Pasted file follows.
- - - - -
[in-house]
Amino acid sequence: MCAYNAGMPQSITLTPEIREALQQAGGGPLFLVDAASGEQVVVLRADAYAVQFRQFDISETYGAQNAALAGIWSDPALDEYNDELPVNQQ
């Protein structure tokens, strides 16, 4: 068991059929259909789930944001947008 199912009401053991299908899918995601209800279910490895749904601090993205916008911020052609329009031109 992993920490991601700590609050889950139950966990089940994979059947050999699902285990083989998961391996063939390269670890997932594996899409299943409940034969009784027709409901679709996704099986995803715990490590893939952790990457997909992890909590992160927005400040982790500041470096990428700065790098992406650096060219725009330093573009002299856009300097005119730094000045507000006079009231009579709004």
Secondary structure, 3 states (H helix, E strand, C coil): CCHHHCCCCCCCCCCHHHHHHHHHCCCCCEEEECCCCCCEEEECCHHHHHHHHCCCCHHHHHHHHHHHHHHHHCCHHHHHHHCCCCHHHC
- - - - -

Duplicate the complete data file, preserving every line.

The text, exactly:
[in-house]
Amino acid sequence: MCAYNAGMPQSITLTPEIREALQQAGGGPLFLVDAASGEQVVVLRADAYAVQFRQFDISETYGAQNAALAGIWSDPALDEYNDELPVNQQ
């Protein structure tokens, strides 16, 4: 068991059929259909789930944001947008 199912009401053991299908899918995601209800279910490895749904601090993205916008911020052609329009031109 992993920490991601700590609050889950139950966990089940994979059947050999699902285990083989998961391996063939390269670890997932594996899409299943409940034969009784027709409901679709996704099986995803715990490590893939952790990457997909992890909590992160927005400040982790500041470096990428700065790098992406650096060219725009330093573009002299856009300097005119730094000045507000006079009231009579709004």
Secondary structure, 3 states (H helix, E strand, C coil): CCHHHCCCCCCCCCCHHHHHHHHHCCCCCEEEECCCCCCEEEECCHHHHHHHHCCCCHHHHHHHHHHHHHHHHCCHHHHHHHCCCCHHHC